Mobile courts in the DRC: why, and how?


Major trials in Eastern DRC such as in the Kokodikoko, Mutarule and Kavumu cases all share a common practice: mobile courts. Better access for victims, expedited justice and deterrent effect, here are explanations about this fast-developing practice.

Mobile courts are a logistical tour de force involving several dozen people on the move. ©Alain-Likota / MONUSCO

Several recent trials in DRC have adopted an unusual form: mobile or travelling courts. These extraordinary hearings do not take place in the courthouse of a large city, but directly in the areas where the crimes were perpetrated. In other words, the entire Court, with its prosecutors, clerks, lawyers and defendants, moves closer to the victims. A logistical tour de force involving several dozen people on the move.


A concrete case: The Kokodikoko trial

The trial of warlord Frédérique Masudi Alimasi – alias Kokodikoko – in the fall of 2019, is a good example of this practice. Kokodikoko and his men persecuted the population of more than 15 villages in two remote areas of the province of South Kivu.

To rule on the case, the military court of Bukavu decided to relocate some hearings in the two relevant areas. How else would they be able to hear more than 300 victims spread over an area almost as large as Switzerland!


Multiple benefits

These mobile courts are beneficial for at least four reasons. First and foremost, they facilitate access to the trial for victims. For practical reasons, since they do not have to physically move to testify, but also for psychological reasons: a familiar and safe environment can make it easier for victims to speak. This is especially important when crimes are recent or can potentially lead to stigmatization, such as sexual violence.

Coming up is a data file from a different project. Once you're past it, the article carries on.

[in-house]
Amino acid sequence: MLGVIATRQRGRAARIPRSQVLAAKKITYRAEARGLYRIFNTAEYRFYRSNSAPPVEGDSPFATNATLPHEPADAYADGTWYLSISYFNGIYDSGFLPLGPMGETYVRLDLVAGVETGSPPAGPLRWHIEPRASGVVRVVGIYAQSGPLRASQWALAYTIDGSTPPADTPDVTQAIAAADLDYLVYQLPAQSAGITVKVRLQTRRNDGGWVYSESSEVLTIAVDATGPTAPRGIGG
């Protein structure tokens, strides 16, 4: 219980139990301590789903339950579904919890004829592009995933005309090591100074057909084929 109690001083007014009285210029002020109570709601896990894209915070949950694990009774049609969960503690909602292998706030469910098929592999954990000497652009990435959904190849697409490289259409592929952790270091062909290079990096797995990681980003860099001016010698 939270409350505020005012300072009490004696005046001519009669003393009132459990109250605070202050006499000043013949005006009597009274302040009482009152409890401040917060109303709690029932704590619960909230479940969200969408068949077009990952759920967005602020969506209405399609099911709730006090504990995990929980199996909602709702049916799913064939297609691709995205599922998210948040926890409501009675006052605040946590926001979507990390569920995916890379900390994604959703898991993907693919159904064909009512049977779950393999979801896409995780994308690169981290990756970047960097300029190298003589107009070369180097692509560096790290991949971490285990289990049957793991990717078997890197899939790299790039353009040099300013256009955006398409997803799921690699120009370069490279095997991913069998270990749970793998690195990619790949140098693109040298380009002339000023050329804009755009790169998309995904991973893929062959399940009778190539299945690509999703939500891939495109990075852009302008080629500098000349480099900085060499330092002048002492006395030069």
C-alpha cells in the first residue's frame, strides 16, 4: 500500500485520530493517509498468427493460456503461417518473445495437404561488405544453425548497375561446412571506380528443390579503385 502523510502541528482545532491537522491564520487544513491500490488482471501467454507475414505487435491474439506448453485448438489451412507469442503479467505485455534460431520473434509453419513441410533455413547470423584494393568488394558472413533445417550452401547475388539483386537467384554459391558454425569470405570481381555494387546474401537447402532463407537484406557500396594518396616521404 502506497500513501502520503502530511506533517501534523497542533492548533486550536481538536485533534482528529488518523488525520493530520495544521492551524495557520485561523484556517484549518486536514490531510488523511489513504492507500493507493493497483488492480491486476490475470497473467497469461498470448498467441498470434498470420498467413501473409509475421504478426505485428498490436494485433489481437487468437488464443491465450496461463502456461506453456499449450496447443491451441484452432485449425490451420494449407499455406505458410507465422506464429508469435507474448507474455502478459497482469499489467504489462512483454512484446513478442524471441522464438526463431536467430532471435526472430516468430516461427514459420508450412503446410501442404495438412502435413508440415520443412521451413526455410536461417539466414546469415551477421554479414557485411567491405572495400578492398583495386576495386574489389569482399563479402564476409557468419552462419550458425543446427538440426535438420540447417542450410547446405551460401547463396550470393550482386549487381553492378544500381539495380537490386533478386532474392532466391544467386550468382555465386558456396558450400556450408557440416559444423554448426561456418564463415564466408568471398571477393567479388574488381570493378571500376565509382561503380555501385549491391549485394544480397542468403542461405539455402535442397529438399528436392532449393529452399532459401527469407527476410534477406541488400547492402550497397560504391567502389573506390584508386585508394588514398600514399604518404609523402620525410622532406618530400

Like in the Kokodikoko case, crimes committed in Eastern DRC often happen in remote areas, where the rule of law is rarely implemented in a stable and visible way. When the Court moves there, it is therefore the symbol of the State which moves with it, and in particular the sovereign power to render justice. This practice thus serves an educational and deterrent effect. Both the victims and the criminals see justice concretely follow its course, reinforcing the notion that no one is above the law.

Thirdly, when judges can see where the crimes were committed they can better understand how they happened. Understanding the socio-economic and security context is essential to the quality of their verdict.

Finally, because of the logistics involved, mobile courts are held for a short period of time, usually a few days. Contrary to standard procedures, where several cases are dealt with at the same time, the Court devotes itself exclusively to the ongoing trial. This favors the rapid pace of justice.


The crucial concern for safety

Despite their many benefits, mobile courts are not without challenges, the main one being safety. Witnesses and victims protection during the hearings is usually the object of a detailed strategy. However, how to guarantee the continuity of safety measures once hearings are over? Unfortunately, taking part in proceedings almost always exposes the victims, be it in a courtroom or on a village square.

By continuing to support victims well after the judges’ rulings, TRIAL and its partners are working to ensure that no one will suffer the consequences of the brave decision to seek justice.

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